Mikaela Shiffrin takes spotlight as world championships hit final weekend

AP
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Mikaela Shiffrin waited out the first nine days of the world championships. Now, she gets to race for gold.

Shiffrin is a medal favorite in the giant slalom on Thursday and the gold-medal favorite in the slalom on Saturday, live on NBCSN, NBCSports.com/live and the NBC Sports app from St. Moritz, Switzerland.

Thursday
Giant Slalom Run 1 — 3:45 a.m. ET (NBCSports.com/live)
Giant Slalom Run 2 — 7 a.m. ET (NBCSN, NBCSports.com/live)

Saturday
Slalom Run 1 — 3:45 a.m. ET (NBCSports.com/live)
Slalom Run 2 — 7 a.m. ET (NBCSports.com/live)
Slalom Highlights — 12:30 p.m. ET (NBC)

The U.S. owns one medal so far from the first seven events at worlds — a downhill bronze from Lindsey Vonn — but Shiffrin is expected to lift the American team in the remaining technical events.

Three women in Thursday’s giant slalom field have won World Cup giant slaloms this season — France’s Tessa Worley (three victories), Shiffrin (two) and Italian Federica Brignone (one). One of the pre-event medal favorites, Swiss Lara Gut, is out after tearing her left ACL on Friday.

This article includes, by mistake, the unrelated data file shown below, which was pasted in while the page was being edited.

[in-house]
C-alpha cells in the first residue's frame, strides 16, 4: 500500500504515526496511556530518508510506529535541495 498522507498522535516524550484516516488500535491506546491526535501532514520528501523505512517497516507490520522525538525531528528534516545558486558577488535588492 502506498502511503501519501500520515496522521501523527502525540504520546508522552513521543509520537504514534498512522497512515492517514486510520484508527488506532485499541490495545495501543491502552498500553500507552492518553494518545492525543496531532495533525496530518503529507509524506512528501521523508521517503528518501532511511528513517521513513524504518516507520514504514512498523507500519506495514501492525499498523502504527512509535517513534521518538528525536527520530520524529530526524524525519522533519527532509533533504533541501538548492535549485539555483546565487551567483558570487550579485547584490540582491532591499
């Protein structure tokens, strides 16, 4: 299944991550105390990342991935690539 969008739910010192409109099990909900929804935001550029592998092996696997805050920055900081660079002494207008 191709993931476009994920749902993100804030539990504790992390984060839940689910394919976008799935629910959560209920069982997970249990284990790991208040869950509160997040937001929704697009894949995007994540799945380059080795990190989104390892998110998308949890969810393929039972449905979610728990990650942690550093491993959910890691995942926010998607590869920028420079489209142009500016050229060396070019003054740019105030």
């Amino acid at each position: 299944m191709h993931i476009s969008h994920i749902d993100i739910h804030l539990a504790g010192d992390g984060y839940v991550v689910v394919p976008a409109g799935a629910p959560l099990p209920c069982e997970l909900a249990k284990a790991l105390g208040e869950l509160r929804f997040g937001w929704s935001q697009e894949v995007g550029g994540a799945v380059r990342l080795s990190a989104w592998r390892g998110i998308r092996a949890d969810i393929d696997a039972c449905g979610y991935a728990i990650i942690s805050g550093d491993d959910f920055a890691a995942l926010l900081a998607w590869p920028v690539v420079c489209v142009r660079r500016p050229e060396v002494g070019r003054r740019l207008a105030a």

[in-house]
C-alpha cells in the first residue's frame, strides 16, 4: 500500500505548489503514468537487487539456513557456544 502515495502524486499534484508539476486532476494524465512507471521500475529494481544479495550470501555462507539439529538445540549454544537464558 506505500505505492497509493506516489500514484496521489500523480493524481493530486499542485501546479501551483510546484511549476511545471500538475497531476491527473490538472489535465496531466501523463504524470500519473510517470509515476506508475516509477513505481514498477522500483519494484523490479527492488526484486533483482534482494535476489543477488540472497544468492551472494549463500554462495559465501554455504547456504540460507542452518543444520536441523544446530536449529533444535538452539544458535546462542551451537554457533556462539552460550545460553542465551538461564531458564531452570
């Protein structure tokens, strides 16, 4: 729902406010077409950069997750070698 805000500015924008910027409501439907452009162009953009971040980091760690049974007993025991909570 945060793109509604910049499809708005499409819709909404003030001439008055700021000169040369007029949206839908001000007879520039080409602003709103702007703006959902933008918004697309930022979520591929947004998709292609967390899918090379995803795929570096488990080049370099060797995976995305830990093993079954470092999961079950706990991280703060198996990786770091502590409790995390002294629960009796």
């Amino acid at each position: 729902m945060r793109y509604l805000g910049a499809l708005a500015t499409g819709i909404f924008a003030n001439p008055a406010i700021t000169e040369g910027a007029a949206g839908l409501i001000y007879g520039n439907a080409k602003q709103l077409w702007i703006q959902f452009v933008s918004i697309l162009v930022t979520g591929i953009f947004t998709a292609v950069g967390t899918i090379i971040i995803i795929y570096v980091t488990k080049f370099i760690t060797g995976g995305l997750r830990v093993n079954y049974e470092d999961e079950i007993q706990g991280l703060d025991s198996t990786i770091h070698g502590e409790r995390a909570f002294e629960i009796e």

Shiffrin, who owns 25 World Cup slalom wins, picked up her first outright World Cup GS victories this season on back-to-back days in Semmering, Austria. She has finished sixth or better in all seven World Cup GS races this season, consistency only Worley can match.

It bodes well for Shiffrin to improve on her previous major GS results — sixth at the 2013 Worlds, fifth at the 2014 Olympics and eighth at the 2015 Worlds at home in Vail, Colo.

“I’m a lot more confident in my GS than I was going into Vail,” she said earlier this month. “My slalom, I guess my confidence level is about the same.”

The slalom is Shiffrin’s bread and butter. On Saturday, she can become the second woman to win three world slalom titles and the first since 1939.

Starting with the 2015 World Championships, Shiffrin won 15 straight slaloms until a DNF on Jan. 3. She’s won and finished third in two slaloms since.